If work goes according to plan, 338 new wind turbines will be producing 845 MW of electricity in north-central Oregon by 2012 -- making the "Shepherds Flat” wind farm the largest such power plant in the United States.

This is the first time General Electric's 2.5xl turbines will be used in the US, but 100 of the large turbines (each of the three rotor blades are 100 meters long — about 330 feet) have already logged over a million hours of energy production in Europe and Asia. The wind farm will be owned by New York-based Caithness Energy with the power generated supplying electricity to Southern California Energy customers.

 

 

The last major El Niño event occurred in 1997-98 and it produced a big temporary spike in global temperatures.  This has given climate deniers like George Will a field day: if 1998 was hotter than 2008, global warming must be a hoax!  This is ridiculous, of course: El Niño events happen every five years or so (the 2004 El Niño was a smallish one) and choosing one of those years as your baseline for temperature activity is like choosing 2000 as a baseline for dotcom activity.

Well, El Niño is back, and this year's version looks like it's going to be at least a moderate strength occurrence lasting through next summer.  This means that temperatures are likely to spike over the next 12-18 months, and that in turn means that even with the sun in a deep solar minimum, next year might set a new warming record:

The current El Nino is forecast to get stronger, probably pushing global temperatures even higher next year, scientists say. NASA climate scientist Gavin Schmidt predicts 2010 may break a record, so a cooling trend "will be never talked about again."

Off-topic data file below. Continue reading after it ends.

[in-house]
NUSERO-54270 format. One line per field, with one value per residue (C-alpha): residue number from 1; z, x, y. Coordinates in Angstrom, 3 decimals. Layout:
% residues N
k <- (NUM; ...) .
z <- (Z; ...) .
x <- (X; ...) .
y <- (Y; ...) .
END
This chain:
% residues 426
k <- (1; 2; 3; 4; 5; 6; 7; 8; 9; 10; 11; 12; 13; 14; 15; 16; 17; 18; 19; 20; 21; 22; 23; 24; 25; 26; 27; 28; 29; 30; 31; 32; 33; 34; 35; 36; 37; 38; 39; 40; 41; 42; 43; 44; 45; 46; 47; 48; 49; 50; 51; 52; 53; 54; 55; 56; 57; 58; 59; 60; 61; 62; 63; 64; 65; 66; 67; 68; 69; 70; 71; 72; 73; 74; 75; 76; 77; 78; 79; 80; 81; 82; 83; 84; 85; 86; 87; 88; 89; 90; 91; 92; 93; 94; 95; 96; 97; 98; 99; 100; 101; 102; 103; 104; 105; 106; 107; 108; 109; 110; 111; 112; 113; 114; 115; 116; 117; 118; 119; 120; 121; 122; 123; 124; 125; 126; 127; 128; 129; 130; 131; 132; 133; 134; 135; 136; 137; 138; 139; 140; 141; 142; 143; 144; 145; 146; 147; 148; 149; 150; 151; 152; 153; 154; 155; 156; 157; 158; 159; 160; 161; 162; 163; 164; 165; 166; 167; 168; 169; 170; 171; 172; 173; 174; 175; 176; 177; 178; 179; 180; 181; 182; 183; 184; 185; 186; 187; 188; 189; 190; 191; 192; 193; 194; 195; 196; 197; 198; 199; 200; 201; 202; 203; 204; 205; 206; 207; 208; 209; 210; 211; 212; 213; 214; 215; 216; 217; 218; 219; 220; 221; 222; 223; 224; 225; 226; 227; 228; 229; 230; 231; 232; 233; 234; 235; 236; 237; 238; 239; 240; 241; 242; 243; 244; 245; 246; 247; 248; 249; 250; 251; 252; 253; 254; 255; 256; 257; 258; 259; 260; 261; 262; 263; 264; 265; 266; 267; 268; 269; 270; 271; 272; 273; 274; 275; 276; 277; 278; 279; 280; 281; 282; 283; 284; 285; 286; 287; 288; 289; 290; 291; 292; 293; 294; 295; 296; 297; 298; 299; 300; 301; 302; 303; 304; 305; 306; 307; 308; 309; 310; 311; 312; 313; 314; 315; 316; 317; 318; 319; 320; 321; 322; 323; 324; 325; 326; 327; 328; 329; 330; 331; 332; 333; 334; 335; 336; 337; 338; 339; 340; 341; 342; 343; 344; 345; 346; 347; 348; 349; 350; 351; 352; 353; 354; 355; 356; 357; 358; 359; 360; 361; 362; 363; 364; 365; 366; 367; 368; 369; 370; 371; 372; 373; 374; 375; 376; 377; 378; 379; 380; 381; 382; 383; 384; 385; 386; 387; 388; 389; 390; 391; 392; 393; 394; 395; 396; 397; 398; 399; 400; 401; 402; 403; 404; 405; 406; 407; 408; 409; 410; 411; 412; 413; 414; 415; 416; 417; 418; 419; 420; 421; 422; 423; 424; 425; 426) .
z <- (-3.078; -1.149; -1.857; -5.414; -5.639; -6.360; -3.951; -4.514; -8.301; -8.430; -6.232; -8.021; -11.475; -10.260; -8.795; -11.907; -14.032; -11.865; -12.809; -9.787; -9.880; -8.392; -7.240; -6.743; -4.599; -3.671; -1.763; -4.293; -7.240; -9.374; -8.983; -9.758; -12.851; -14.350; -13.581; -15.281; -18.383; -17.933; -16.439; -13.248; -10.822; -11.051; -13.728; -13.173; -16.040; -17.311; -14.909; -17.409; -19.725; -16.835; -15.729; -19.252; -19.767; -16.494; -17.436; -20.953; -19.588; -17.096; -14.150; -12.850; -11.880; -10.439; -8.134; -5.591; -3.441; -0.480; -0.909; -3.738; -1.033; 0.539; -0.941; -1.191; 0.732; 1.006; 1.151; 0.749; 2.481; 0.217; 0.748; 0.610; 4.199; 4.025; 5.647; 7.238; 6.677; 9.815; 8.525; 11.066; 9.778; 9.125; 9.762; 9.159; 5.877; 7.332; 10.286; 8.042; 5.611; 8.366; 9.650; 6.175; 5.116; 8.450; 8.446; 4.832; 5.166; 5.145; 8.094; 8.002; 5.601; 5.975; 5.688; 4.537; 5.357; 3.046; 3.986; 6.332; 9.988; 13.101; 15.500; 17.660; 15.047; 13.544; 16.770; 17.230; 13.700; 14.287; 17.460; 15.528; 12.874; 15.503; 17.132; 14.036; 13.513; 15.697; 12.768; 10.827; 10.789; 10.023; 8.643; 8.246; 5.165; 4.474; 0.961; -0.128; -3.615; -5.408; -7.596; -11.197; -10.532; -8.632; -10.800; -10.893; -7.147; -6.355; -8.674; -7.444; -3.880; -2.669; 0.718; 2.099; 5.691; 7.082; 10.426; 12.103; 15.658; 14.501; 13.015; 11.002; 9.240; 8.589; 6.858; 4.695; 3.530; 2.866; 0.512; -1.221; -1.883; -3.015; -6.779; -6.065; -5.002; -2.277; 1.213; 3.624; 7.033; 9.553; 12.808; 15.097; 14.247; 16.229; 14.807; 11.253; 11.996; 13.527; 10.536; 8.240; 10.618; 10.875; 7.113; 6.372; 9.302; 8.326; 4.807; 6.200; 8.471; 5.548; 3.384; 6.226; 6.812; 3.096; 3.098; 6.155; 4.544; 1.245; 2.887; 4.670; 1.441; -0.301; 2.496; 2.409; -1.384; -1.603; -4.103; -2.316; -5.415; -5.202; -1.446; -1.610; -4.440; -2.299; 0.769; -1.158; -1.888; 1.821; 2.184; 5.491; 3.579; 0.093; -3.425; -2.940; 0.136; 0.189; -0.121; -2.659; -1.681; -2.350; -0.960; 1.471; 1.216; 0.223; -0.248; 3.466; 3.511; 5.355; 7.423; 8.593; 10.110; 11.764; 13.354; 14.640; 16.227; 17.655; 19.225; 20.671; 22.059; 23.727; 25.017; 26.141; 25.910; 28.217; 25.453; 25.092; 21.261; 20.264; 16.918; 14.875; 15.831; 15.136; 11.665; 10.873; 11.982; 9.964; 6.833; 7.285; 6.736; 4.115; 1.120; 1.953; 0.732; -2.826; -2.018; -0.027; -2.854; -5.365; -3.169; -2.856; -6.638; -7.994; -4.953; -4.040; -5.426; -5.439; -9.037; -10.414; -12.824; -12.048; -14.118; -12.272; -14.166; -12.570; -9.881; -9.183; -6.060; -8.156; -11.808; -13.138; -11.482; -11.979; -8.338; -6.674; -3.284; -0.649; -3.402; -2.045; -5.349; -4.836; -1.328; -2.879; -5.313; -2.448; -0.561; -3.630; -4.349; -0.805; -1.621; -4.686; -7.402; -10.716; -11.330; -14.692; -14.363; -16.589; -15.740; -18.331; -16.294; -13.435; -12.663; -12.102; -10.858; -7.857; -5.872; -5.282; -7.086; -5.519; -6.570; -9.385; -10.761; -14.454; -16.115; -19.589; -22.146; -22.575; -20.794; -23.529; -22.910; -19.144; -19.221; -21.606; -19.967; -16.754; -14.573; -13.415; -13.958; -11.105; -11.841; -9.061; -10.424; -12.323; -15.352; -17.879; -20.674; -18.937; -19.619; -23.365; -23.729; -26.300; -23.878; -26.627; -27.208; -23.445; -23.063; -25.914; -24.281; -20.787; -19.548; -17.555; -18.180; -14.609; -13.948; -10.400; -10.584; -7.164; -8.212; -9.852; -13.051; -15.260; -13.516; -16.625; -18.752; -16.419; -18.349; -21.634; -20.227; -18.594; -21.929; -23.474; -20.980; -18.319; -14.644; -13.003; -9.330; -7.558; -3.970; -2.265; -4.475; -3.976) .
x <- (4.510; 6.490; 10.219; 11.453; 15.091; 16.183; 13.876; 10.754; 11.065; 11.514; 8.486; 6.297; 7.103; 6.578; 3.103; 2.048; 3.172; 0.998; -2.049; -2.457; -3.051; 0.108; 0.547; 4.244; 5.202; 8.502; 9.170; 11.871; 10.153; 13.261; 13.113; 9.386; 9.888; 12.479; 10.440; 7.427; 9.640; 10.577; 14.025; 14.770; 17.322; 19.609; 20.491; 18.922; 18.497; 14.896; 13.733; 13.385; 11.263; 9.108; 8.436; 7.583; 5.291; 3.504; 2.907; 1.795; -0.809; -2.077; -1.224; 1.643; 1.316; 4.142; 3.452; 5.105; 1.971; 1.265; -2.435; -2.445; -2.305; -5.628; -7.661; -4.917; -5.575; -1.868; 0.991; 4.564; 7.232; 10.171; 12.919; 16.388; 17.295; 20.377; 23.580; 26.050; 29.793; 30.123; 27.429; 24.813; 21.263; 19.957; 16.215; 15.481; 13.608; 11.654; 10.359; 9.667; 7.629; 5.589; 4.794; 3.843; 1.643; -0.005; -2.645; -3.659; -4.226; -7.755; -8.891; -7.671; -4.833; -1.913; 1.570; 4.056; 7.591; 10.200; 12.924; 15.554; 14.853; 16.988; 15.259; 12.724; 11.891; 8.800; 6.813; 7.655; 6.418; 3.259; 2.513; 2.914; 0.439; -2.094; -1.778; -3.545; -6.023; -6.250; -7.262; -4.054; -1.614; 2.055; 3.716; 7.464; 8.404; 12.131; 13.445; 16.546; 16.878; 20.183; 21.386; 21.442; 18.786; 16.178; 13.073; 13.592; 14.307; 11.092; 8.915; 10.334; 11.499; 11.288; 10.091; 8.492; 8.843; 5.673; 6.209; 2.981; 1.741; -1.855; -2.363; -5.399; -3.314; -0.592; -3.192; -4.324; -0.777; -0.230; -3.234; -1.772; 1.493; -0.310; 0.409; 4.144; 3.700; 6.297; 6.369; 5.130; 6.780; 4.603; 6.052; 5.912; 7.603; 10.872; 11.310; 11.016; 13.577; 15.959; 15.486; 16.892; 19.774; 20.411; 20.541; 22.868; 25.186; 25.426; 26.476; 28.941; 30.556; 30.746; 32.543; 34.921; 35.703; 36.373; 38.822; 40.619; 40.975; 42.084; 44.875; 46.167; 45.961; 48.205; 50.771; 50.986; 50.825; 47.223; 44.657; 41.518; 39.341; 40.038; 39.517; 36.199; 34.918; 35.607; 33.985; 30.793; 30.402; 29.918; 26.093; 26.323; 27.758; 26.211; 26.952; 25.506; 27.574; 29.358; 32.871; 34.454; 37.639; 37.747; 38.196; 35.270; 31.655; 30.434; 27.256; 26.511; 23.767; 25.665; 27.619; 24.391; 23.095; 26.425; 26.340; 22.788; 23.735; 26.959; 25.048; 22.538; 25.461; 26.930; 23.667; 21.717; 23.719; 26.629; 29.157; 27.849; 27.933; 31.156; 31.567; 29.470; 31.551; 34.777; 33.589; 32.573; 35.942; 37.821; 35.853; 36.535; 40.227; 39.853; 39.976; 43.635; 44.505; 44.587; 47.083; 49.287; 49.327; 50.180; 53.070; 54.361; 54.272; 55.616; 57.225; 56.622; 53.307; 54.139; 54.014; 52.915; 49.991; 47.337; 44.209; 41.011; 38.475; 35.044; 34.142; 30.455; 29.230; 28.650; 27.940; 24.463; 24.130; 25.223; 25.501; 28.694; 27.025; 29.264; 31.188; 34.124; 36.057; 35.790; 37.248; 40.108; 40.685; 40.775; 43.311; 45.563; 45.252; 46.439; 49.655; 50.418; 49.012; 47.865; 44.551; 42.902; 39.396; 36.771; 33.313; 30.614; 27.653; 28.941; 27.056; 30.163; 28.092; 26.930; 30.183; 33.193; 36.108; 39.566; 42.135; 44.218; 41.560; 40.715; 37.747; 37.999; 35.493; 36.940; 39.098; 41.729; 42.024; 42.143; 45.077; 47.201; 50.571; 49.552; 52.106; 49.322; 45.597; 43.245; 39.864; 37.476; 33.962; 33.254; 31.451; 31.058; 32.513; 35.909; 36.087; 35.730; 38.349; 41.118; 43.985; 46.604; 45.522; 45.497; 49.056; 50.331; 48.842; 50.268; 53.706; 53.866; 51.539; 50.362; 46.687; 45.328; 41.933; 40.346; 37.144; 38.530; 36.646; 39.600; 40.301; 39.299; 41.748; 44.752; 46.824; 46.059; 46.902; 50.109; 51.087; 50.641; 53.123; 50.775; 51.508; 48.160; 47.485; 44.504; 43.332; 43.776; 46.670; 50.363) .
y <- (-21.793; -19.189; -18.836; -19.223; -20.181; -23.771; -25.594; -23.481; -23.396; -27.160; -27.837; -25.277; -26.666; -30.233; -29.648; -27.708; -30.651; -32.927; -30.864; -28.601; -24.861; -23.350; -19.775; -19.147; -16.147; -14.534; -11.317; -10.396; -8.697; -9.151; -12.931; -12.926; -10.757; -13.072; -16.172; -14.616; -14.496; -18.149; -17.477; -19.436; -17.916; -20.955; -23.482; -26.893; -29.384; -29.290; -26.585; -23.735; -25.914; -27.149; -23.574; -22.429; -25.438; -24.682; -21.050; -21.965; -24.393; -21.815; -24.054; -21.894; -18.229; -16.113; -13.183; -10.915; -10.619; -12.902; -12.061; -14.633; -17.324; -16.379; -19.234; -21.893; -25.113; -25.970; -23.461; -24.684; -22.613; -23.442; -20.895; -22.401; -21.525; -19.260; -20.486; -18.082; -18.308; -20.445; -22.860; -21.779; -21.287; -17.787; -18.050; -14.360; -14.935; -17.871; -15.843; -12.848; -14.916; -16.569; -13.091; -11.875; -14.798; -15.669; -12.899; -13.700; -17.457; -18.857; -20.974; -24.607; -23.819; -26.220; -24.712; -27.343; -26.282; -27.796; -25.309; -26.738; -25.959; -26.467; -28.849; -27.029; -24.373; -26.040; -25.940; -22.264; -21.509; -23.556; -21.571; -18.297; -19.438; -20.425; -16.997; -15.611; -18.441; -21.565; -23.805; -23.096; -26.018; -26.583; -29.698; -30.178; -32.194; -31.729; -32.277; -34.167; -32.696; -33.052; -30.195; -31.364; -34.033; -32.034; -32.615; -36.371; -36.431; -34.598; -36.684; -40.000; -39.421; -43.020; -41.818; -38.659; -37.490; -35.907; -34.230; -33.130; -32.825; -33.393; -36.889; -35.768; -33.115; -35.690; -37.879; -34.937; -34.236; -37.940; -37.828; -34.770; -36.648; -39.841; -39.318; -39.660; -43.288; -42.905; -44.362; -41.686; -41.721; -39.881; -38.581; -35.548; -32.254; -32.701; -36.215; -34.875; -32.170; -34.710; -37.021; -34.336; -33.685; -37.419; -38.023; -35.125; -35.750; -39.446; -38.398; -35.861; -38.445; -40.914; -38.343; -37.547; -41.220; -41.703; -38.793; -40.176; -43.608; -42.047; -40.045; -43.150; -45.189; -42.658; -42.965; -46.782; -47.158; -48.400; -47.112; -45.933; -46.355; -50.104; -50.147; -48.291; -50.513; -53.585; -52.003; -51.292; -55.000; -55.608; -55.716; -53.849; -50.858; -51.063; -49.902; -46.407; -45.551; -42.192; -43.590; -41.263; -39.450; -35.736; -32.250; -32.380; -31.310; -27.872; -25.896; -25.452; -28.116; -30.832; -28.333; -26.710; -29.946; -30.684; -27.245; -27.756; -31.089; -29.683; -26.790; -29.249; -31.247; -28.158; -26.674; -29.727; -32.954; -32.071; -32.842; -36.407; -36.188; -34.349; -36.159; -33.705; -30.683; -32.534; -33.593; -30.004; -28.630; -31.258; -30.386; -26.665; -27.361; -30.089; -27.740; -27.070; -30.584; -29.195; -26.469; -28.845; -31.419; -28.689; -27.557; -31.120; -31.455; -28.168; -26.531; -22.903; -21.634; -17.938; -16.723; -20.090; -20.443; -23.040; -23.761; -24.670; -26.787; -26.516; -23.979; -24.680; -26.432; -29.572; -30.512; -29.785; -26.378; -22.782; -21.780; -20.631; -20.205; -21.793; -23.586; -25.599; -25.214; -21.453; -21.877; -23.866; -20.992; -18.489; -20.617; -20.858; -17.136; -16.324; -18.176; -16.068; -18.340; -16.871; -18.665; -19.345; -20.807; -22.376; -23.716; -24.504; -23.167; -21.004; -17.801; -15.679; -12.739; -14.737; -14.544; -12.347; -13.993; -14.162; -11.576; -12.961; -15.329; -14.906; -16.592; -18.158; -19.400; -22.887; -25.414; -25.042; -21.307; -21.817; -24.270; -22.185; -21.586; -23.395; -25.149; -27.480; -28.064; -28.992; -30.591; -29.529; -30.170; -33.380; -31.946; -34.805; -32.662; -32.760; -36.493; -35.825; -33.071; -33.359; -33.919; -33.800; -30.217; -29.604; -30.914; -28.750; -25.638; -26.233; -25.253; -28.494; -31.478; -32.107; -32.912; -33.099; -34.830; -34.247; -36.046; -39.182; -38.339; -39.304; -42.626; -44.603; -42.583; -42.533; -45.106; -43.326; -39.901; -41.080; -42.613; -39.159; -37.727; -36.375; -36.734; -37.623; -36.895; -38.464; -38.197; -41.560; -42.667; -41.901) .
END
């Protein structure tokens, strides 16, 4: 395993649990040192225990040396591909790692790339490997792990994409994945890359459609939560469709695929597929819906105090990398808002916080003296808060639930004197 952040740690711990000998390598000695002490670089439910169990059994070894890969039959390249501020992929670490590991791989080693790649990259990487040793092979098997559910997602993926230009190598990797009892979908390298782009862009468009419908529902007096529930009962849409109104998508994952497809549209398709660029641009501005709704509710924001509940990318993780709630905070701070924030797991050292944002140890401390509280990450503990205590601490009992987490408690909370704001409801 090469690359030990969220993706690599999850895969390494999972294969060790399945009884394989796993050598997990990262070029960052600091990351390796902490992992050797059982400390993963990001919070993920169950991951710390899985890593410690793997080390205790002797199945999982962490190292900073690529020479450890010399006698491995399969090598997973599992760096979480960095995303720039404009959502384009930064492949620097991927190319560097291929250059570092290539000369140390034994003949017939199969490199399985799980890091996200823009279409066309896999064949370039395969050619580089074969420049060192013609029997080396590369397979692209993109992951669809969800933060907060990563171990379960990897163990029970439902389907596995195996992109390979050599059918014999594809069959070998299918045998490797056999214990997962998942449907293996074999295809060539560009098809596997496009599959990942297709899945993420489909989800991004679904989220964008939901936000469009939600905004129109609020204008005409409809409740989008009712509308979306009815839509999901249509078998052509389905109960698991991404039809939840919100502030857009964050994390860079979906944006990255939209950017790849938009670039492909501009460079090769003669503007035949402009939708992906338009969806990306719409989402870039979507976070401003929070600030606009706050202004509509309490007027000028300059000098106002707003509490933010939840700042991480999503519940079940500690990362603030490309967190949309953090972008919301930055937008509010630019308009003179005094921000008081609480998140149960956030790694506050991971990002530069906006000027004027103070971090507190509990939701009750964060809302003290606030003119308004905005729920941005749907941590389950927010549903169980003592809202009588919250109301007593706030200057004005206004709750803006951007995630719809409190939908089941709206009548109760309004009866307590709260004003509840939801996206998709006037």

Unfortunately, this is wishful thinking.  If 2010 really is hotter than 1998, I suspect that deniers will suddenly discover the virtue of not relying on a single year that's strongly affected by decadal oscillations.  They're clever that way.

About a week before President Obama is scheduled to attend the climate conference in Copenhagen, he's already making some discouraging statements about climate change mitigation strategies. The Guardian reports that after receiving his Nobel Peace Price this morning, Obama said that avoided deforestation projects, like the ones proposed in Brazil and Norway, are "probably the most cost-effective way for us to address the issue of climate change—having an effective set of mechanisms in place to avoid further deforestation and hopefully to plant new trees."

He's right that avoided deforestation is cost-effective. It allows developed countries to opt out of emissions restrictions and developing nations to collect subsidies while protecting their abundant natural resources. But Obama needs to read more Mother Jones. In our current issue, Mark Schapiro reports from a 50,000-acre reserve in Brazil's Atlantic rainforest that has been protected on behalf of three of America's largest carbon emitters: General Motors, Chevron and American Electric Power. This preservation project comes with an unintended cost, displacing the indigenous population that has lived off the land for generations. In many cases, small farmers are being arrested for cutting down a tree for construction or firewood so that American companies can dodge emissions restrictions.